Posted by nitewing98 (9 comments )
Link Flag
You are correct
You definitely need to continue using a Windows machine. But you
forgot to list the three most important applications for any
Windows user:

1. Antivirus
2. Antispyware
3. Installation disks (for rebuilding the system.)
Posted by rcrusoe (1305 comments )
Link Flag
how about ...
2. SugarCRM (open source, multi platform and free)
3. Eclipse (as above, sponsored by IBM no less)
5. BarcodeX
6. don't know BusinessMap so can't offer a Mac alternative
Posted by mindpower (47 comments )
Link Flag
umm MCPs do riggorous training
A) most people know how to fix a ibm
b) most mcps know how to fix hardware and software
c) crash amac you have to send itinto a mac dealer to fix at 50bucks an hour
dude where are you getting your facts? most PC users know how to use their computers

mac users don't know what to do when something is wrong and there is no easy way to fix one like the memory leaks and you can't open documents cause of it. most mac users buy macs cause they don't want to deal with how a computer works but they send it to someone who can fix it at a graeter expence
Posted by darkr (97 comments )
Reply Link Flag
HUH?
I love it when a PC-borg says things about Macs that have no relation to reality. If you tell me you like Windows and see no need to change, fine. But if you knock Apple/Mac just to justify your own use of Windows, you look sad.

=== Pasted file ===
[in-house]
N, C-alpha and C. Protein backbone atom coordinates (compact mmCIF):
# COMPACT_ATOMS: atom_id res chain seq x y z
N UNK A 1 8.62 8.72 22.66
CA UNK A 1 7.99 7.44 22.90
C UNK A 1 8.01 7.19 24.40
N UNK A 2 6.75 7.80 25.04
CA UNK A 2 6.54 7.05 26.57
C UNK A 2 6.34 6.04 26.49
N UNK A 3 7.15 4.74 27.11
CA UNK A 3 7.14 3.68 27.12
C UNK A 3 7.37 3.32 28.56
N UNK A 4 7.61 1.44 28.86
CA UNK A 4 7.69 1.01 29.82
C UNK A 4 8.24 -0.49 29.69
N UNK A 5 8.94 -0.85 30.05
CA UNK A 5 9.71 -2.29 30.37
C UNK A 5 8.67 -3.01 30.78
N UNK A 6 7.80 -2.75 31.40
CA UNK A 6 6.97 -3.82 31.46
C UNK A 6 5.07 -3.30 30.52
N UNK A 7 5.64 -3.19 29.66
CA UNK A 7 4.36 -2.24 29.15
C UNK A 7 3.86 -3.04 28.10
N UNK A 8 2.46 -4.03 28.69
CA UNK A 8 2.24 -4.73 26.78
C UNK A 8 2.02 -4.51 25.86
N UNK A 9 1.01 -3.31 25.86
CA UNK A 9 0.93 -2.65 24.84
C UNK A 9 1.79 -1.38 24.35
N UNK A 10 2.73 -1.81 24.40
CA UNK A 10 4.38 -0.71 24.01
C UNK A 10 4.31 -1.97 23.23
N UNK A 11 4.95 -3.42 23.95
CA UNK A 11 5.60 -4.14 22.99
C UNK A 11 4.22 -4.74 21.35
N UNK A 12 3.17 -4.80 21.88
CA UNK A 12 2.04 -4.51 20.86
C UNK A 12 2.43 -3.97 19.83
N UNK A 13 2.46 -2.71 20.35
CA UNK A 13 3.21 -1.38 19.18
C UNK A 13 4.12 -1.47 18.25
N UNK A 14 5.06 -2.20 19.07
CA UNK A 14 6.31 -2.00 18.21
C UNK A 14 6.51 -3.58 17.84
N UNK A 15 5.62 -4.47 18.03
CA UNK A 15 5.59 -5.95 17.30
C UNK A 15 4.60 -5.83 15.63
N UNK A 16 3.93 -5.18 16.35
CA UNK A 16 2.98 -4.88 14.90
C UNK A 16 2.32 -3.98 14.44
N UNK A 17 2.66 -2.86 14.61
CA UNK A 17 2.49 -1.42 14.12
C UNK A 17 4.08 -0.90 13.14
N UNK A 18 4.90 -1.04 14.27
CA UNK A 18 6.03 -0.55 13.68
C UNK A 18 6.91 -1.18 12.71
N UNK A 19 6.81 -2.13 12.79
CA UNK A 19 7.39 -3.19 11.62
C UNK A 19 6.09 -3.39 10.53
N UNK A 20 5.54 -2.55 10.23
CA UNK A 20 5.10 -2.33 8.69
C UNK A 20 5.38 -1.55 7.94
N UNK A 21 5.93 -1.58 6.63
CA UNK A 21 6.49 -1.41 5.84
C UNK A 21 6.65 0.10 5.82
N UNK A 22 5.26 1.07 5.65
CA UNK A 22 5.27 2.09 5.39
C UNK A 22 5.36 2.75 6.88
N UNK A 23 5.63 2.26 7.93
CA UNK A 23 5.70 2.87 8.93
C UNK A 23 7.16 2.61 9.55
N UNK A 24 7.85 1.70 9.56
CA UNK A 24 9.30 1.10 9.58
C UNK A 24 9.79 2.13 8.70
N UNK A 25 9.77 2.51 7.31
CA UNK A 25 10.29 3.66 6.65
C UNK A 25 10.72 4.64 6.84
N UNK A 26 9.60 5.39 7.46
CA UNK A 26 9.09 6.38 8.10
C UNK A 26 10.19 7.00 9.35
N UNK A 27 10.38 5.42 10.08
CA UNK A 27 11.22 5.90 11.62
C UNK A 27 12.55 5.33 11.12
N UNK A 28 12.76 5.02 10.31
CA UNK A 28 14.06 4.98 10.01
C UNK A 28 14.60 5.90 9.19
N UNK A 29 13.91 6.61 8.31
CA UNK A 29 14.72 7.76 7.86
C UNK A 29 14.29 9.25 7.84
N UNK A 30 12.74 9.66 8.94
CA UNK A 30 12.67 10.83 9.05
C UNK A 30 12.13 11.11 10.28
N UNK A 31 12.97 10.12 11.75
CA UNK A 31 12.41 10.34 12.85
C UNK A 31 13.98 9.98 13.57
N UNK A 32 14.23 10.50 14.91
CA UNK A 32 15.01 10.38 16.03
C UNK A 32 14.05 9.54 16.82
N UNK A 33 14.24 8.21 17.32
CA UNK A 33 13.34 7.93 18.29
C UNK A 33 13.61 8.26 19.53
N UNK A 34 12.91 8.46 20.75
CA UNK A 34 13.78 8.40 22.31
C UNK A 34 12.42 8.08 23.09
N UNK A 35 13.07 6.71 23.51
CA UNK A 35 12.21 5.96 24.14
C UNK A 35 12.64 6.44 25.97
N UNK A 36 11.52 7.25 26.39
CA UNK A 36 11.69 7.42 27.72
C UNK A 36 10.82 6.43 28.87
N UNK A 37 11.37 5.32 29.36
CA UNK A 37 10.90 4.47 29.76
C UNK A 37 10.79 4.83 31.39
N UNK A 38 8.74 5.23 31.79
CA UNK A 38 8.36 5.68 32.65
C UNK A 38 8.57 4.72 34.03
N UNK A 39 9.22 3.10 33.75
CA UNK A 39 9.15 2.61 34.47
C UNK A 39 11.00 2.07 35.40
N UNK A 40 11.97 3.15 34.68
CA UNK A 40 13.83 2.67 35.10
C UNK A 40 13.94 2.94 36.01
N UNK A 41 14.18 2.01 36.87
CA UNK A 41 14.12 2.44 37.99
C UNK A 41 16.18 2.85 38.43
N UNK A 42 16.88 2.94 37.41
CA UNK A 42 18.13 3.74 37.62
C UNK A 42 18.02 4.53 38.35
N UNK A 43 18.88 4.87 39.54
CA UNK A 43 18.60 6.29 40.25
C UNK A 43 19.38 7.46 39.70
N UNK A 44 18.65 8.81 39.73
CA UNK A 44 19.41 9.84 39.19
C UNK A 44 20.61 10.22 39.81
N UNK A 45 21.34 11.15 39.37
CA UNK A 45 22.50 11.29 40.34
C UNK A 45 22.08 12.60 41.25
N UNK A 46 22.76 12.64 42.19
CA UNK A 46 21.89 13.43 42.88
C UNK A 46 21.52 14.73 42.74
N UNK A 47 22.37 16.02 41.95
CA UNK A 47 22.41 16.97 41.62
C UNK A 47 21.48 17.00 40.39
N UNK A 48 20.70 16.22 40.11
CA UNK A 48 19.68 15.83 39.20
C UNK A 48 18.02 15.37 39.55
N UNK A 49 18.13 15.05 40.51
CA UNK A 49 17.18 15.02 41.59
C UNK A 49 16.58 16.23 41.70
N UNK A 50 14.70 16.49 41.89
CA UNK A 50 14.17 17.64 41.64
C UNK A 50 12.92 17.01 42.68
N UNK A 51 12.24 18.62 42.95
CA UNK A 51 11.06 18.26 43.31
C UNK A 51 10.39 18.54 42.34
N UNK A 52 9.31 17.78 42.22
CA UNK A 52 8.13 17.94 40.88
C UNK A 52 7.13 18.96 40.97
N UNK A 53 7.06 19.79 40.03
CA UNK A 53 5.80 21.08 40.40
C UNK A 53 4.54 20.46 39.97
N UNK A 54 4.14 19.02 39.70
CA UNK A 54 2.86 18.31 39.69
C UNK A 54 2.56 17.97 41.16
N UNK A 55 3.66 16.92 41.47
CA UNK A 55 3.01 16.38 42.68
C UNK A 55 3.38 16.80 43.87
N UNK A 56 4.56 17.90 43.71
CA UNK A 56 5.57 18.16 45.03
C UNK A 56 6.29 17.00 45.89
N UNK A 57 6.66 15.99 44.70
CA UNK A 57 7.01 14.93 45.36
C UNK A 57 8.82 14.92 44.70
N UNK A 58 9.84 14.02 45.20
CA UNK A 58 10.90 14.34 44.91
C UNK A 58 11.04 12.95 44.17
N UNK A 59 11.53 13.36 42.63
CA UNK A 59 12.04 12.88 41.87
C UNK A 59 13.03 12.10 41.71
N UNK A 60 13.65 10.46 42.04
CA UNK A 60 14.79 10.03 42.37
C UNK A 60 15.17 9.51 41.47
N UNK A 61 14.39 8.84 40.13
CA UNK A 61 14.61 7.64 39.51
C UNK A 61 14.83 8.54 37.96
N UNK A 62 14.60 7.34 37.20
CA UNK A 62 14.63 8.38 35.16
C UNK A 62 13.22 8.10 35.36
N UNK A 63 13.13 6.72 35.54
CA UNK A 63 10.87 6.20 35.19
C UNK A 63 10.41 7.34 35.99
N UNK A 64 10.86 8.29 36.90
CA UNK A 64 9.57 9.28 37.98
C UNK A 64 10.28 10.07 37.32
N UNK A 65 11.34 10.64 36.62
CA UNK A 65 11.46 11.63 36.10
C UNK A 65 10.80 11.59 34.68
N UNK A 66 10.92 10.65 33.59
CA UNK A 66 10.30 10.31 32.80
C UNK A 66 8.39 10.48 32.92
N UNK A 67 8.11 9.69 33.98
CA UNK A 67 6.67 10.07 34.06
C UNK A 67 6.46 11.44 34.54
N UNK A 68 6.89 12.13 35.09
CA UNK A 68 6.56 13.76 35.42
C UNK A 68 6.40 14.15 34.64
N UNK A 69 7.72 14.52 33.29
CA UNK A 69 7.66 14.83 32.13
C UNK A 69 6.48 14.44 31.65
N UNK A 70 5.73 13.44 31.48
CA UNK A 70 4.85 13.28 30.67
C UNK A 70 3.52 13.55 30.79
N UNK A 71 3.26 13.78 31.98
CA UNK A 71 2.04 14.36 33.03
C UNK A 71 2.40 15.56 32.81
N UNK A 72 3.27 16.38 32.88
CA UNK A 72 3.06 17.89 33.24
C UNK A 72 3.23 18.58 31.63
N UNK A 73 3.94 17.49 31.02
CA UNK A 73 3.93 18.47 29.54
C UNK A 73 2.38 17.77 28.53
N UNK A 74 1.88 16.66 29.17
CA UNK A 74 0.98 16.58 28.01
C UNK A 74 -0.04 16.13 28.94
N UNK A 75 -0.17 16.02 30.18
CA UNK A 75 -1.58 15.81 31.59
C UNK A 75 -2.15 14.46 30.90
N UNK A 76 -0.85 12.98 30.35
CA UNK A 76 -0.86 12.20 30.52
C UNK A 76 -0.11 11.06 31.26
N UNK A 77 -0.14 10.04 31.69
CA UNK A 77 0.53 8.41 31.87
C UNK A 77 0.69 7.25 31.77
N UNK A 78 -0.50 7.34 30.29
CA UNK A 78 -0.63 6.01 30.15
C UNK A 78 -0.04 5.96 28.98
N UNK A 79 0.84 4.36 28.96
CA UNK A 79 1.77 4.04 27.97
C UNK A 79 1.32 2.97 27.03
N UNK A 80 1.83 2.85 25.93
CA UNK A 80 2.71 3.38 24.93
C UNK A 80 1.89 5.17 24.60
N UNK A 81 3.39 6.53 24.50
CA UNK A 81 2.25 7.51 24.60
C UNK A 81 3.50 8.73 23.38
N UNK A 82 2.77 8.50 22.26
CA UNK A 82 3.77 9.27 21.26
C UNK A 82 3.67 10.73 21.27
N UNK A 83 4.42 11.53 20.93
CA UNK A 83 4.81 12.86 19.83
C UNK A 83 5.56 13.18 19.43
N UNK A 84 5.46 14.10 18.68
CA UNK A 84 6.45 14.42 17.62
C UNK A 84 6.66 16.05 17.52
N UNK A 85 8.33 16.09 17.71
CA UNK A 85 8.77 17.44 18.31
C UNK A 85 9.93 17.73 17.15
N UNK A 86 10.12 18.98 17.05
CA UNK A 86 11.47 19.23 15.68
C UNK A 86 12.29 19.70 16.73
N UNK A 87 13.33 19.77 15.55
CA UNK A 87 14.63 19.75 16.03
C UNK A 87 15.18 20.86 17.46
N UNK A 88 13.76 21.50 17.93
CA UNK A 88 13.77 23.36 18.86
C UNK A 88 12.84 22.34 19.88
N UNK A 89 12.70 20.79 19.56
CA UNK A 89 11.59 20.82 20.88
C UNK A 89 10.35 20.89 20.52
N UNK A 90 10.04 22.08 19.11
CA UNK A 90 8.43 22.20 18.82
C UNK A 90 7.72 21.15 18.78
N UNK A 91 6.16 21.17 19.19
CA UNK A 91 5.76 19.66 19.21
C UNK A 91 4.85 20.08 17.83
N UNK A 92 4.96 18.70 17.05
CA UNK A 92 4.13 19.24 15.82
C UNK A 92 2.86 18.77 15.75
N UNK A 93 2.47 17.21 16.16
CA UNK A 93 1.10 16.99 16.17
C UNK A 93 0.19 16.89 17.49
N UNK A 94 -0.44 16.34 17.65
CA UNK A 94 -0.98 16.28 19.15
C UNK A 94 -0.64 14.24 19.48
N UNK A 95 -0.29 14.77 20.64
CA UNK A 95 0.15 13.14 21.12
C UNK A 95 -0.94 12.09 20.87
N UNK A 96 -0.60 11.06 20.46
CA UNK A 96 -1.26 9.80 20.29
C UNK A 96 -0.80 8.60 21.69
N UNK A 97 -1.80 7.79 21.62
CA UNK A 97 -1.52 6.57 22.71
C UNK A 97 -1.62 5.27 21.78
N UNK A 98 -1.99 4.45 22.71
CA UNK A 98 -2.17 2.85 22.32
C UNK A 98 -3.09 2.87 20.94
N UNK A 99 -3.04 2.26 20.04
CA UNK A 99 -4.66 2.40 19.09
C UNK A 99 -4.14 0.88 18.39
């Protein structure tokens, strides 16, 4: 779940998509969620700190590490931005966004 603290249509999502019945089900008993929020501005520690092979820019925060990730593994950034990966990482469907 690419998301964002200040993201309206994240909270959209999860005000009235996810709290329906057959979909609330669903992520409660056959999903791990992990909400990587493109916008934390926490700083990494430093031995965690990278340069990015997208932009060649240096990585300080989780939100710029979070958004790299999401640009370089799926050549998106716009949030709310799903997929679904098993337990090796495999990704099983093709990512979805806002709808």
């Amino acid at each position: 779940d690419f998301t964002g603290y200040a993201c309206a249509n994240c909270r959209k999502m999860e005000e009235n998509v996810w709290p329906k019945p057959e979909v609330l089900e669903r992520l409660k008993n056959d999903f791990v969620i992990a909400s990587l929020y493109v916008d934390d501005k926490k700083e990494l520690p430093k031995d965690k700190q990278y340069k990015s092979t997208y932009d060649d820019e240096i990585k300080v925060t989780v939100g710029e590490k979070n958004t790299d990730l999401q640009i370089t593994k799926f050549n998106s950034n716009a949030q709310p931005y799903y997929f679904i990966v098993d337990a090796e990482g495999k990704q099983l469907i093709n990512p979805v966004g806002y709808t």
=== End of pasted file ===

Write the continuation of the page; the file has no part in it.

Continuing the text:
And for the record: Mac users are better educated (according to a recent study) than PC users and have more income. And so little goes wrong with them that we don't worry about fixing them (unlike my dad's Win98 machine, which I am fixing for him constantly, and it's an IBM!).

Where did PC users get the idea that Mac users are dummies just because we EXPECT our software to be smart? It doesn't me we're stupid, on the contrary, we're smart enough to buy something that WORKS as advertised.
Posted by nitewing98 (9 comments )
Link Flag
Wrong Phi!
I fix my own mac!! It has been my experience that it is the PC's
always needing fixed! My powerbook purrs right along even when I
push it hard.
Posted by bureauguy (26 comments )
Link Flag
Need Both
There is not need to show venom because someone doesn't do things your way. It is a free market system. Let people pick what they want. I have friends with Macs who love them and friends with PCs that swear by Windows. In the end, you need to have a daring company like Apple to take risks that can be endured AND enjoyed by a smaller market. Microsoft, on the other hand, MUST provide a "chain of continuity" for the massive market they control.
I applaud both companies for pushing each other to create better things for today's consumer.
rg
Posted by rgor (332 comments )
Reply Link Flag